Type of Document Master's Thesis Author Duell, Stephanie URN etd-06222007-085004 Title Kaposi's Sarcoma Associated Herpesvirus-Encoded Cyclin, K-cyclin Enhance NF-kappa B Dependent Transcription And Interacts With Latency-Associated Nuclear Antigen In Virally and Non-Virally Infected Cells Degree Master of Science Department Cancer Biology Advisory Committee
Advisor Name Title Stephen Brandt, MD Committee Chair Jin Chen, PhD Committee Member Philip Browning, MD Committee Member Keywords
- Transcription factors
- Viral antigens
- cyclin regulated transcription
- viral oncology
- Cyclins -- Physiological effect
Date of Defense 2007-08-01 Availability unrestricted AbstractKaposi's sarcoma Herpesvirus (KSHV) is the causative agent of Kaposi's sarcoma, primary effusion lymphoma (PEL) and multicentric Castlemen's disease (MCD). This ƒ×-herpesvirus infects endothelial cells lining the vascular spaces of KS lesions, the so-called spindle cells and B cells in PEL. KSHV encodes proteins that mimic the actions of cellular proteins and override normal cell cycle checkpoints. Viral Bcl-2 and Flice-like inhibitory protein (v-FLIP) contribute to increased cell survival, while a virally-encoded G protein-coupled receptor and viral IL-6 regulate cell growth.
K-cyclin, the cyclin D2 homolog, has non-cell cycle-related transcriptional regulatory properties. Data from our laboratory demonstrates that K-cyclin associates with the transcriptionally active S1 fraction of chromatin along with other proteins like p300, polymerase II and transcription factor IID (TFIID) known to be involved in transcription. K-cyclin/cdk6 complexes can bind and phosphorylate p300, and by doing so activate NF-ƒÛB dependent transcription. This is significant because our lab's work shows that K-cyclin's activity contributes to the constitutive activation of the NF-kappaB transcriptional pathway in HHV8-associated tumors. K-cyclin contains a protein docking site near the amino terminus, termed the MRAIL motif. This conserved site allows cellular cyclins to interact with proteins containing RXL motifs. We questioned whether the MRAIL motif was essential for the K-cyclin/p300 interaction and the subsequent activation of NF-kappaB-dependent transcription. To answer this question, using site-directed mutagenesis we generated alanine mutants of the amino acid residues comprising the MRAIL motif. We have found that the mutation of any single amino acid in the MRAIL motif is sufficient to disrupt the ability of K-cyclin to activate NF-kappaB-dependent transcription using an NF-kappaB luciferase reporter assay.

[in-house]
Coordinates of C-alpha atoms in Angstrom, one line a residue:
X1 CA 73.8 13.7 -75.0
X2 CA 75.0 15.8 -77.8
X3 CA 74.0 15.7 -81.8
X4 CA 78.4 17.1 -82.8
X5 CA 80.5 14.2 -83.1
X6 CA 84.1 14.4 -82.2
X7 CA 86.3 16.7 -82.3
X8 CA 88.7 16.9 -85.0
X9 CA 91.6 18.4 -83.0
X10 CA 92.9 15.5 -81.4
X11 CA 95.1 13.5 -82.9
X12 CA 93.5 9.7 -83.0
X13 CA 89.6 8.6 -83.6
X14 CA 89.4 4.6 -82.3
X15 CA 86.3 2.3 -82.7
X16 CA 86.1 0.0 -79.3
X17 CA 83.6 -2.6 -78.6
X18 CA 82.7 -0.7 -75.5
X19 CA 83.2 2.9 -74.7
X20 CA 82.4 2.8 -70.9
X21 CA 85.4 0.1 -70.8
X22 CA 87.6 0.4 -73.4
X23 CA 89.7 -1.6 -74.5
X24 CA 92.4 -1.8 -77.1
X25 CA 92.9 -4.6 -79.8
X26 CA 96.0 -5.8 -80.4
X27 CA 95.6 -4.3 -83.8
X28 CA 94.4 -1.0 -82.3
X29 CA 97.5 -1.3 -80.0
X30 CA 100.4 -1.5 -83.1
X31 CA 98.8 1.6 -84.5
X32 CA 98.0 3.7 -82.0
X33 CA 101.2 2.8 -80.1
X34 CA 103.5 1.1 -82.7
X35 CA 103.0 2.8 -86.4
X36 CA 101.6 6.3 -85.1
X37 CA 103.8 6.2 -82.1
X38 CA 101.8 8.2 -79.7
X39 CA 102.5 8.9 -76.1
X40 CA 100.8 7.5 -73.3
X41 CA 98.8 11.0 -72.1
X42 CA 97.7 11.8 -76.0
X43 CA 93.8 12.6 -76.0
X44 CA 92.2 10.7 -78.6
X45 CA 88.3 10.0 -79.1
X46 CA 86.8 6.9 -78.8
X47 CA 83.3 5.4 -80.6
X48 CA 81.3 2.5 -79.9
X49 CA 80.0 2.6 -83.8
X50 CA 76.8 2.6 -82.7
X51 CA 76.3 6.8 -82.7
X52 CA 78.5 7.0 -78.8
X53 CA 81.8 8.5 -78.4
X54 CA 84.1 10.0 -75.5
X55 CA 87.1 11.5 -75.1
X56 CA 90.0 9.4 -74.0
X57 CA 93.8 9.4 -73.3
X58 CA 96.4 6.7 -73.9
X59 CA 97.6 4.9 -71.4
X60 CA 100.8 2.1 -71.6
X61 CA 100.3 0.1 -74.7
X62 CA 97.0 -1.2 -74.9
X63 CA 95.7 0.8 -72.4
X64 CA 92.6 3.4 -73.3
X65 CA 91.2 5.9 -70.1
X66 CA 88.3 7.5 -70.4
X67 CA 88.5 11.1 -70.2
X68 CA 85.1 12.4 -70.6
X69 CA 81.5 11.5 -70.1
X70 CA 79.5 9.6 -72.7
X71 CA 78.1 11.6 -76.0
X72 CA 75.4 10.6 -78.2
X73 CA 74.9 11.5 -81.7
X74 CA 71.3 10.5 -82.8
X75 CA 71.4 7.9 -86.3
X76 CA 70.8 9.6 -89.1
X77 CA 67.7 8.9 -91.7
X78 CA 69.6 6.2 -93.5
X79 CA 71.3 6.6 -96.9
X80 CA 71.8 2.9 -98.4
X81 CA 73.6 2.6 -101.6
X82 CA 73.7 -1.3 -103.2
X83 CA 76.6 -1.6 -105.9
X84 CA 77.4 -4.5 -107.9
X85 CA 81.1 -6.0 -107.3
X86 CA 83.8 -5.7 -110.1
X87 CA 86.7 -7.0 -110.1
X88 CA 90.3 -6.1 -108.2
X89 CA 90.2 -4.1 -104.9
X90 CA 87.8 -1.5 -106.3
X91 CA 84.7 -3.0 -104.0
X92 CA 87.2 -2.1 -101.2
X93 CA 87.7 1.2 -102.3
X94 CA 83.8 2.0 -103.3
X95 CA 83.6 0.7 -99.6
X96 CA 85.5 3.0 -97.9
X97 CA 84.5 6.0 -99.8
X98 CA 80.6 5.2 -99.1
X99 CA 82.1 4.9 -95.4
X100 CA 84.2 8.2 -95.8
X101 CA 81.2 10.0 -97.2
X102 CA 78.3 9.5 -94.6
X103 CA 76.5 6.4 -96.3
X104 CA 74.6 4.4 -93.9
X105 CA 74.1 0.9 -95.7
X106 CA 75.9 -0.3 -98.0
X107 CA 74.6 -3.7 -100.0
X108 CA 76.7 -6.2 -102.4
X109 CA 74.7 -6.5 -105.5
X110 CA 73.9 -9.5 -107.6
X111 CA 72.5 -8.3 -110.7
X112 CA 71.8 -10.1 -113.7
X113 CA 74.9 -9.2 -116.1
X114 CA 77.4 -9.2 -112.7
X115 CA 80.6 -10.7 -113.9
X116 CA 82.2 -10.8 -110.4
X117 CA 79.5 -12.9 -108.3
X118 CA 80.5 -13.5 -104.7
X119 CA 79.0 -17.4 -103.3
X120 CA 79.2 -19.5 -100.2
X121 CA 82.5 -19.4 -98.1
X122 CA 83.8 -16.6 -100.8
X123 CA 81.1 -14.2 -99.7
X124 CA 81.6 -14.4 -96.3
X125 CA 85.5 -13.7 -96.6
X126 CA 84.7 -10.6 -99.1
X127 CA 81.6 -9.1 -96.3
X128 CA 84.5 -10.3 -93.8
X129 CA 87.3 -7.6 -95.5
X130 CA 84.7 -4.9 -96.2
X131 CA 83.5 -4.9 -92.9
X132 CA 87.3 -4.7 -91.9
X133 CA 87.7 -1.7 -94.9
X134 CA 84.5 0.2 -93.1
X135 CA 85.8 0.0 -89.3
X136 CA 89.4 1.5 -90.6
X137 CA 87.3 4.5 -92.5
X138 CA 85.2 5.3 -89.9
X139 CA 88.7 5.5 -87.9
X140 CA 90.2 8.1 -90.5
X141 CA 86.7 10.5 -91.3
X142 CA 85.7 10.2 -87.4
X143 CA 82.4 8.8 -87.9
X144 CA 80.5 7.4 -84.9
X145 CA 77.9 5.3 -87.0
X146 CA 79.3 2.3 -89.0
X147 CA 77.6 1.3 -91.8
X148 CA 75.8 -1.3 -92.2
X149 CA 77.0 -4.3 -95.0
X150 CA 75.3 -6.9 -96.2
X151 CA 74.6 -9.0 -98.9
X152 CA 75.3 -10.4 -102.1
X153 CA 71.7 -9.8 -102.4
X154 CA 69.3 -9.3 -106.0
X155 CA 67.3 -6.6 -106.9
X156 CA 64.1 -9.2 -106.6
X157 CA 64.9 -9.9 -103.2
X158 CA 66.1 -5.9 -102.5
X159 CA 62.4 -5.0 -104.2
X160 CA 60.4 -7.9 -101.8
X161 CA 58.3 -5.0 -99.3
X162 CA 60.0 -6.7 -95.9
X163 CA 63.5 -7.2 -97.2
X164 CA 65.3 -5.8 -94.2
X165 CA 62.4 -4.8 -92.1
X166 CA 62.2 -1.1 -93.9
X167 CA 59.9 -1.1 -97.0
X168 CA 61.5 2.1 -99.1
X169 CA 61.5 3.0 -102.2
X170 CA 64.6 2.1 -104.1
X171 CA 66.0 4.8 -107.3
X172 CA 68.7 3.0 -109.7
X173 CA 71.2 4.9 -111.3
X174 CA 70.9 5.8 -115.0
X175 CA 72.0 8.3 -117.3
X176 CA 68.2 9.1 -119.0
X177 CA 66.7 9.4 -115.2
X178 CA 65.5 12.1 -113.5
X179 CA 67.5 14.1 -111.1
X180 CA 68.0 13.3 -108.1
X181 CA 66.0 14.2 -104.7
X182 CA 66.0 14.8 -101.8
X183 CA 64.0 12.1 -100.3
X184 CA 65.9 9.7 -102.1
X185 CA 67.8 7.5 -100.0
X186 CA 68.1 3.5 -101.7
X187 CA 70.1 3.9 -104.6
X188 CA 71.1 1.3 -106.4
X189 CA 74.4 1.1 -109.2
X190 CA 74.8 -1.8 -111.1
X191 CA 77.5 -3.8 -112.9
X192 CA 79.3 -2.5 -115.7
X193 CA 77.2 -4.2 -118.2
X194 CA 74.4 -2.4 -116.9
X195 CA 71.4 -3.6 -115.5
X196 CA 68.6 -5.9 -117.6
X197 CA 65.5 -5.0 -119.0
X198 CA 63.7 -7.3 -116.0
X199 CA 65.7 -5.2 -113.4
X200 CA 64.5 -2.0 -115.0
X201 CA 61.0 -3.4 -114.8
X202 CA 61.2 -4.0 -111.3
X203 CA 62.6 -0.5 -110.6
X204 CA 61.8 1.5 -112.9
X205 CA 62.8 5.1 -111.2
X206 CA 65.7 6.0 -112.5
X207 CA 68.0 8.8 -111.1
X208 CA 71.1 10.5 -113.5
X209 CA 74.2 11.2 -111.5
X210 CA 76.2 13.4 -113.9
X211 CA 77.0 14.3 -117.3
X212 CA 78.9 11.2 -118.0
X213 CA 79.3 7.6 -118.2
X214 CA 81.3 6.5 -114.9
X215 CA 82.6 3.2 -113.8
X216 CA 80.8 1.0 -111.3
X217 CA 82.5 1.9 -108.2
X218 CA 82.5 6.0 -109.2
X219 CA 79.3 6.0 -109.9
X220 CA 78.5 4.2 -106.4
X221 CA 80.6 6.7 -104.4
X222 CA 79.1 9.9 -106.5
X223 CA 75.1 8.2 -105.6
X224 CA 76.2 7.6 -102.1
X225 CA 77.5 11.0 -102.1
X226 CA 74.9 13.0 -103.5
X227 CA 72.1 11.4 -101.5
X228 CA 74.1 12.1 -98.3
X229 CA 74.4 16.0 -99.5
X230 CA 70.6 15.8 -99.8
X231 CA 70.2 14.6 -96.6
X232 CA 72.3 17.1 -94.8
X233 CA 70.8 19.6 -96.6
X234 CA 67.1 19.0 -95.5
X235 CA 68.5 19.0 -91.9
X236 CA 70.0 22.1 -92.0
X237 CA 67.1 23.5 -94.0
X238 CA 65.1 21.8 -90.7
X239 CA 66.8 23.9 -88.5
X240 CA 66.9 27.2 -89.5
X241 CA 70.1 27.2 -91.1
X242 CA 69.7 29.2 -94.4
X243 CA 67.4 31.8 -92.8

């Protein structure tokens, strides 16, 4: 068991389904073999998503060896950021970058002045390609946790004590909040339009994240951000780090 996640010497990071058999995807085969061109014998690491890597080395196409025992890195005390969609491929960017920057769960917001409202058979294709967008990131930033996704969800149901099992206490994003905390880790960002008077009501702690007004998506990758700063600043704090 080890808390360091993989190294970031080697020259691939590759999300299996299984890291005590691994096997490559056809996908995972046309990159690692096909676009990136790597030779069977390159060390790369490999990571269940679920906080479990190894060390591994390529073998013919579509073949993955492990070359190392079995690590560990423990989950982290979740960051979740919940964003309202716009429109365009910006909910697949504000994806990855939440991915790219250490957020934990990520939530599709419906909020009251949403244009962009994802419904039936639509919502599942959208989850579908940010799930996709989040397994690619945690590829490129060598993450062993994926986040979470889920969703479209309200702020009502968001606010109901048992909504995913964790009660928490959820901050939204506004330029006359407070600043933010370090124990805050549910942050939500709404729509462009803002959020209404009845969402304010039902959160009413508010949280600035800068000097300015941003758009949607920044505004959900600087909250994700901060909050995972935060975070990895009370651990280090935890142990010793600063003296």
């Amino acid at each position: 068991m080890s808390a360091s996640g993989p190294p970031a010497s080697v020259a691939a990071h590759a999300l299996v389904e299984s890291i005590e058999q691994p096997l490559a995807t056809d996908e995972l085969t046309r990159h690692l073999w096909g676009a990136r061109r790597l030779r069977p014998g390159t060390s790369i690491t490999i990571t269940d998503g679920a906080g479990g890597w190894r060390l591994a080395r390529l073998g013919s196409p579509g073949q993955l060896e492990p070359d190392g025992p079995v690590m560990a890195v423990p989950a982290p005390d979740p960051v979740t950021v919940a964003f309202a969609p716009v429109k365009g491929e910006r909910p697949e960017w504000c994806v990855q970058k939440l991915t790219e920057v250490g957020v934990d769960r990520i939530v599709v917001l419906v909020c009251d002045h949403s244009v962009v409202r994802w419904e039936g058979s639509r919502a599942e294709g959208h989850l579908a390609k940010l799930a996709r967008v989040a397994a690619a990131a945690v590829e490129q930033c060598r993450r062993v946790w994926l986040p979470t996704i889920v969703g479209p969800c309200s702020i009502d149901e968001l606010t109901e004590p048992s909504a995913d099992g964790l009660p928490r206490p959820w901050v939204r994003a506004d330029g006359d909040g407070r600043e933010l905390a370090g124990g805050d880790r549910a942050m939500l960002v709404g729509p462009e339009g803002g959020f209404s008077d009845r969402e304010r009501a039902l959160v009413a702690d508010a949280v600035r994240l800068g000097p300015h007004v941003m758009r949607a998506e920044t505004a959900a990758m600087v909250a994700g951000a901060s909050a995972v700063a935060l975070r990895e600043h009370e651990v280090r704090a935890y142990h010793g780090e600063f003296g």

The three most important latency genes, v-FLIP, K-cyclin and LANA are under the control of the same promoter, with both LANA and K-cyclin having emerging roles as transcriptional regulators. As K-cyclin and LANA are both transcribed from a single promoter, are expressed at the same time in the viral life cycle and are both found in the nucleus, we sought to determine whether they physically interact. We have identified a novel association between K-cyclin and LANA, a multifunctional viral protein involved in transcription by interacting directly with DNA and through protein-protein interactions with other transcription factors like AP-1, Sp1 and pRb. This interaction was detected at endogenous levels of both proteins in a PEL cell line by coimmunoprecipitation analysis in both directions. Finally, studies in transfected COS-7L cells suggest that K-cyclin-LANA interation is not dependent on any other viral proteins. These findings suggest that K-cyclin is a transcriptional regulator and that this association may play a role in the signature NF-kappaB activation found in KSHV-infected cells.
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